Grappling - Grappling gi
history of grappling
In 1999, the DAC (Abu DHABI combat club) organized the first and most important submission wrestling championship in the world, thanks to the rise of MMA. In 2007 UWW officially introduced Grappling among the regulated Fighting styles.
The Grappling style was introduced into the UWW to give structure and recognition to all
modern and traditional fighting styles specialized in close fighting techniques with the objective of knocking down
opponent and control him on the ground with holds, locks and choke techniques, such as (but not
– Submission Grappling (NO-GI/GI)
– Submission Fight: Submission Wrestling / Submission Fighting
– Brazilian Jiu-Jitsu
– Brazilian Free Fight
– Fight Catch / Catch as catch can
– Lancashire Fight
– Shoot Fight: Shoot Wrestling / Shoot Fighting
– Combat Wrestling: Combat Wrestling.
Grappling, allowing techniques and grips from all fighting sports (including Olympic Wrestling
and Greco-Roman Wrestling), has the most permissive rule set among them. running most of
Apart from fighting on the ground, Grappling can be considered one of the safest Fighting sports
Grappling, of all modern fighting styles, is the closest to ancient Greek or Pale (πάλη) wrestling,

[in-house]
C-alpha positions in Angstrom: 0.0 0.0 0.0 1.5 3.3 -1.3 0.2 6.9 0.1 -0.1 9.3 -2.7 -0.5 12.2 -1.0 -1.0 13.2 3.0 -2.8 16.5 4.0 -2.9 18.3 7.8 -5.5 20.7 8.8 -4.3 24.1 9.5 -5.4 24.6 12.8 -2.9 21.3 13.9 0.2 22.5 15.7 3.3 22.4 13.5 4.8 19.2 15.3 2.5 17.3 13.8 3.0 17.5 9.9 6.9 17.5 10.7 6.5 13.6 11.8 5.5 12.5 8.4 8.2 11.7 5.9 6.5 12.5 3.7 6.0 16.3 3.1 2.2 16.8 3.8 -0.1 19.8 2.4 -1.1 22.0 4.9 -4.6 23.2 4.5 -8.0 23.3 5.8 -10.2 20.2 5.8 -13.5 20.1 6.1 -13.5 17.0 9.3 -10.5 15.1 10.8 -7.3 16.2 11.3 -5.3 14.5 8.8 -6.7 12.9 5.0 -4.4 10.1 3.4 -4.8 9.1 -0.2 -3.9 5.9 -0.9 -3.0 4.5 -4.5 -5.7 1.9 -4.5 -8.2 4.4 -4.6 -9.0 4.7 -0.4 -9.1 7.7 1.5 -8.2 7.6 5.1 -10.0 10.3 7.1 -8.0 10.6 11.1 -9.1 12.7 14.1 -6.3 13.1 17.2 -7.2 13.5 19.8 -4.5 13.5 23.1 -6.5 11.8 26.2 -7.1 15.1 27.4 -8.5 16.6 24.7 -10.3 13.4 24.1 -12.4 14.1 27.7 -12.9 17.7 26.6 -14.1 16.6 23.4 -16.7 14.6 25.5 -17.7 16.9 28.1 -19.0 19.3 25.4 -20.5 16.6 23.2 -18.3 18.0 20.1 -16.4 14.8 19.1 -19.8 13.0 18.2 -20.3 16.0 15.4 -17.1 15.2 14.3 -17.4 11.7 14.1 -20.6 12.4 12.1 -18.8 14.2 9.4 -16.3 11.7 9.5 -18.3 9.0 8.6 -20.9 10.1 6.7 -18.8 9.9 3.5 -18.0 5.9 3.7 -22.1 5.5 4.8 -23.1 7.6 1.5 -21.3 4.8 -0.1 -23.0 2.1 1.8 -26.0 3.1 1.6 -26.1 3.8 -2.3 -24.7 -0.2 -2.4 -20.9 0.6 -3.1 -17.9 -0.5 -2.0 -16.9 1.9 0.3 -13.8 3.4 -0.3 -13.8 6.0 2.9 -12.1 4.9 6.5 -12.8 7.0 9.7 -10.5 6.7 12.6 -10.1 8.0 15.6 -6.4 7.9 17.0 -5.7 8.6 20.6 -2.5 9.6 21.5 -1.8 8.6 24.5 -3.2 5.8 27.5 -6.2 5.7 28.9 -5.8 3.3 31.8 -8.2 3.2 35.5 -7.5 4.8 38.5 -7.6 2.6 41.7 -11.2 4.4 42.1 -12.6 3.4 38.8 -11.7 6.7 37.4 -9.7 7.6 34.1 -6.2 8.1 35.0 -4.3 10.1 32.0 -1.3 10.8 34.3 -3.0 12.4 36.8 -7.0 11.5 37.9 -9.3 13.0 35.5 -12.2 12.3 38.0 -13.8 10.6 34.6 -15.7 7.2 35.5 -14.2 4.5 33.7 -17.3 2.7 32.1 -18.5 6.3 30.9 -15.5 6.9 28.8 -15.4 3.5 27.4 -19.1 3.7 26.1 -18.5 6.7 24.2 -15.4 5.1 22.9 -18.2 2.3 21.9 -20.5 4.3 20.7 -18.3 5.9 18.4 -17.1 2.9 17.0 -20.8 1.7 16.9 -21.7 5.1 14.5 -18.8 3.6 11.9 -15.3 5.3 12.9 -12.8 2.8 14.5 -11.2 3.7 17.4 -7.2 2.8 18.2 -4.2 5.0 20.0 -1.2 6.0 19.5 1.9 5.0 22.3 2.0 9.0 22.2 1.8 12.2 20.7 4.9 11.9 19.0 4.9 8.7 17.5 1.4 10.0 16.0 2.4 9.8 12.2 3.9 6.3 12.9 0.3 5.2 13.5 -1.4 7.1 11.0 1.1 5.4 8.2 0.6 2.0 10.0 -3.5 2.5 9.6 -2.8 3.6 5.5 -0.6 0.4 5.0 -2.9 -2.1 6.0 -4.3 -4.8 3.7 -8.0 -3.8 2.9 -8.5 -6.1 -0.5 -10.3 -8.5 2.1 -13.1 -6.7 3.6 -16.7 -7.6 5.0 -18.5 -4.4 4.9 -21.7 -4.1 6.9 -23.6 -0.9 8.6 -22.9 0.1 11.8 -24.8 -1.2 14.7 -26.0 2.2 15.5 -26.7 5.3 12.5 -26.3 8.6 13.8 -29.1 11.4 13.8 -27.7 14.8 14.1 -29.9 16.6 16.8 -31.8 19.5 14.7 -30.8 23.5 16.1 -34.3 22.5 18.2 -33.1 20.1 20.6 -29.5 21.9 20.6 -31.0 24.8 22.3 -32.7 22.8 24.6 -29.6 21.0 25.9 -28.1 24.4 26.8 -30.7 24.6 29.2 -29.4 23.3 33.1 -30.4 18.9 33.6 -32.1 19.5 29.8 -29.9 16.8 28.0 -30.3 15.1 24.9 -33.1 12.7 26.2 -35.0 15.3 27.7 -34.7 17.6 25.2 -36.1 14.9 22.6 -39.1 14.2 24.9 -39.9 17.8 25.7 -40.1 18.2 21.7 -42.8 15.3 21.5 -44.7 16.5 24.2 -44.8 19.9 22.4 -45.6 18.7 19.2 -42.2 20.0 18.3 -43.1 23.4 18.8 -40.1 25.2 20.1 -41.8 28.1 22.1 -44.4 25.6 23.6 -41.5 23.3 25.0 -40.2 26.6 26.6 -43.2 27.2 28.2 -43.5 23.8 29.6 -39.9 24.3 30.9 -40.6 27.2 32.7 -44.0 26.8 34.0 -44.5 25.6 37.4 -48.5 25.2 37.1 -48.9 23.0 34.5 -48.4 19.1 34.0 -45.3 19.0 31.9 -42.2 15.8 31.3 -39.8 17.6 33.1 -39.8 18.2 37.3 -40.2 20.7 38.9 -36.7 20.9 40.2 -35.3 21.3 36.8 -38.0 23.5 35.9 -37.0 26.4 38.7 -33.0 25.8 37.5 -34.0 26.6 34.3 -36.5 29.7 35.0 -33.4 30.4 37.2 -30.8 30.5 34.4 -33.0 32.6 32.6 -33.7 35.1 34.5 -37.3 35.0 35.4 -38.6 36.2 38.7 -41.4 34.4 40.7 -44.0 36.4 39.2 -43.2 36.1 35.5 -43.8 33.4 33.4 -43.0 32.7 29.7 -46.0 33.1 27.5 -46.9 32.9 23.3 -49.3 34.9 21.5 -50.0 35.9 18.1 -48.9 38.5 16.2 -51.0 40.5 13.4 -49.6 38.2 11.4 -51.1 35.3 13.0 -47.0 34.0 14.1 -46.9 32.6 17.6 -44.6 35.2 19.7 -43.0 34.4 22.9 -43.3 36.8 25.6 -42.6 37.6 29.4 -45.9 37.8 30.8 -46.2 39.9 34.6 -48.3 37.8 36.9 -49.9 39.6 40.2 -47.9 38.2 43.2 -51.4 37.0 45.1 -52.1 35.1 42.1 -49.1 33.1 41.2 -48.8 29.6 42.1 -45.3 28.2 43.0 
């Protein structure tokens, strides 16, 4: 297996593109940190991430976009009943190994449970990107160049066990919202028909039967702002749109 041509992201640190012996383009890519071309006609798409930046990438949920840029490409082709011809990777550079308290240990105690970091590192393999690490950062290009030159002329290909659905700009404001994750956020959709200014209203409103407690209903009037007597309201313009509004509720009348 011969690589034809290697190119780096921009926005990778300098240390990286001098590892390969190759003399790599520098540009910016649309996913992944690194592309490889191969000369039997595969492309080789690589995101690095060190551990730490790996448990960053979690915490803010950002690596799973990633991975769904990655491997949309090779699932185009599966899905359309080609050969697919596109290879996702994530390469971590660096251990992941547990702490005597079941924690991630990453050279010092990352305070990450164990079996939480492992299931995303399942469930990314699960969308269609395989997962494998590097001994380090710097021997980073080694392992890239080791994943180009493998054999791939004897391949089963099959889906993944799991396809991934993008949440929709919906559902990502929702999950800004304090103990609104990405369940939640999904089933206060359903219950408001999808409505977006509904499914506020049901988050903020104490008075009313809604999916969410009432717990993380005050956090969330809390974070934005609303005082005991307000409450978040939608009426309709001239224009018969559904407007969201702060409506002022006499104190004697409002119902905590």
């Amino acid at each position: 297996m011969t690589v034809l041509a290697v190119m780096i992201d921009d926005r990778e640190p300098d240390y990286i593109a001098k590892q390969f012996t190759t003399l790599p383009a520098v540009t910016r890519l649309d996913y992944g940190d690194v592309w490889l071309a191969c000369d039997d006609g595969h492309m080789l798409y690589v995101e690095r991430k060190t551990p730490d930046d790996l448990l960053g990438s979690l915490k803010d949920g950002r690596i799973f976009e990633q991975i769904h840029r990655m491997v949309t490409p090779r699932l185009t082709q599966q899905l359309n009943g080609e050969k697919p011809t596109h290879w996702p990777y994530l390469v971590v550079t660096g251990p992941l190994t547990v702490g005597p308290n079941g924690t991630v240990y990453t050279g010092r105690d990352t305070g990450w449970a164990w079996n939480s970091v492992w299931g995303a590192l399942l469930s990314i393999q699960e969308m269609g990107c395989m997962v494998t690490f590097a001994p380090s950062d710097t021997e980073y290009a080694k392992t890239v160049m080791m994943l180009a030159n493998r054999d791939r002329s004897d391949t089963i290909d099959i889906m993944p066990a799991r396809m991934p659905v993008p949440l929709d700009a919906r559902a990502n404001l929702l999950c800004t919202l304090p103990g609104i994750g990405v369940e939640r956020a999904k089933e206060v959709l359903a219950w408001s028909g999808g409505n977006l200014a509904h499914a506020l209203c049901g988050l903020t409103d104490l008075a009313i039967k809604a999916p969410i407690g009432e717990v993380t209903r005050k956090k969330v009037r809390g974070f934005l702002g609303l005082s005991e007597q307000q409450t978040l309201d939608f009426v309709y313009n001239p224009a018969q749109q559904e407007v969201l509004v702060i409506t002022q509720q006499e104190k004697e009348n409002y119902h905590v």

which was practiced in the ancient Olympic Games.
Grappling is divided into 2 styles: Grappling, where the athletes wear shorts and a t-shirt
compression called rashguard, and Grappling-Gi, where athletes wear kimono.
In keeping with the general philosophy of the sport, grapplers are required to honor the values of fair play.
and fair play and never intentionally injure their fellow athlete during competition.
Frequently modified, and always subject to further modification, the rules set forth herein must
be known and accepted by all grapplers, coaches, referees and delegates. The regulation calls for
everyone who practices the sport to a total and universal combat with total honesty and fair play for the
The term Grappling comes from the English word GRIP and refers to a form of fighting that seeks to control the opponent without making any blows, and then win the fight.
This method of fighting is based on grasping, strangulation and dislocation techniques of the opponent's limbs.
It differs from the grapplin gi (Uniform or kimono) in the equipment that will be fitted to the body consisting of a rashguard-type compression shirt and body-fitting bermuda shorts.
Submission is the way an opponent expresses his surrender, and it is usually expressed in 3 ways:
- tapas: (two blows in a row and with an open hand on the opponent)
- verbal: (with a shout, occurs when the athlete has both hands held) and
- technique (when some tactic, such as fainting from strangulation, has come to an end).